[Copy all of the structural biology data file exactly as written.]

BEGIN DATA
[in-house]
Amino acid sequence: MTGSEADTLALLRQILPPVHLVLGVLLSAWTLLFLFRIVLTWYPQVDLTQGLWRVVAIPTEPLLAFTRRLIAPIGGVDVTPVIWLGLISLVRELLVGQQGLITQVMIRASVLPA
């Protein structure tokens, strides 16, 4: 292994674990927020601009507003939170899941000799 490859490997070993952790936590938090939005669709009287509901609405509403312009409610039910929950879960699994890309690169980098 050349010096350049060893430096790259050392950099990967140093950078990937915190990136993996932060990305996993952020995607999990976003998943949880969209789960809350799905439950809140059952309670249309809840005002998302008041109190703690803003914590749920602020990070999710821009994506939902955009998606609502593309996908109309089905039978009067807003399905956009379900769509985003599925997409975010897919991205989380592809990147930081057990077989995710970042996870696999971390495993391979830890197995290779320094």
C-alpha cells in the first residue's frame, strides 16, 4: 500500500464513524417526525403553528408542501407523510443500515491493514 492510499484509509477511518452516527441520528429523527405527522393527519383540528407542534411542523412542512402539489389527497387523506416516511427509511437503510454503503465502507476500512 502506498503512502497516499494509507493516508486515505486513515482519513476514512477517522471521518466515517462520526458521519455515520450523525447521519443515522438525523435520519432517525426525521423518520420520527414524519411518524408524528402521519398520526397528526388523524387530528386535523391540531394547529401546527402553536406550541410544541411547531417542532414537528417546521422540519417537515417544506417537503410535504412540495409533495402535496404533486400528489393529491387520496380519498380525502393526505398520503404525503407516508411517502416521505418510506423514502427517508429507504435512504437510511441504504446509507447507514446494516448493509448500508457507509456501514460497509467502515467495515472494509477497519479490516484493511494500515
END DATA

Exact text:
[in-house]
Amino acid sequence: MTGSEADTLALLRQILPPVHLVLGVLLSAWTLLFLFRIVLTWYPQVDLTQGLWRVVAIPTEPLLAFTRRLIAPIGGVDVTPVIWLGLISLVRELLVGQQGLITQVMIRASVLPA
């Protein structure tokens, strides 16, 4: 292994674990927020601009507003939170899941000799 490859490997070993952790936590938090939005669709009287509901609405509403312009409610039910929950879960699994890309690169980098 050349010096350049060893430096790259050392950099990967140093950078990937915190990136993996932060990305996993952020995607999990976003998943949880969209789960809350799905439950809140059952309670249309809840005002998302008041109190703690803003914590749920602020990070999710821009994506939902955009998606609502593309996908109309089905039978009067807003399905956009379900769509985003599925997409975010897919991205989380592809990147930081057990077989995710970042996870696999971390495993391979830890197995290779320094």
C-alpha cells in the first residue's frame, strides 16, 4: 500500500464513524417526525403553528408542501407523510443500515491493514 492510499484509509477511518452516527441520528429523527405527522393527519383540528407542534411542523412542512402539489389527497387523506416516511427509511437503510454503503465502507476500512 502506498503512502497516499494509507493516508486515505486513515482519513476514512477517522471521518466515517462520526458521519455515520450523525447521519443515522438525523435520519432517525426525521423518520420520527414524519411518524408524528402521519398520526397528526388523524387530528386535523391540531394547529401546527402553536406550541410544541411547531417542532414537528417546521422540519417537515417544506417537503410535504412540495409533495402535496404533486400528489393529491387520496380519498380525502393526505398520503404525503407516508411517502416521505418510506423514502427517508429507504435512504437510511441504504446509507447507514446494516448493509448500508457507509456501514460497509467502515467495515472494509477497519479490516484493511494500515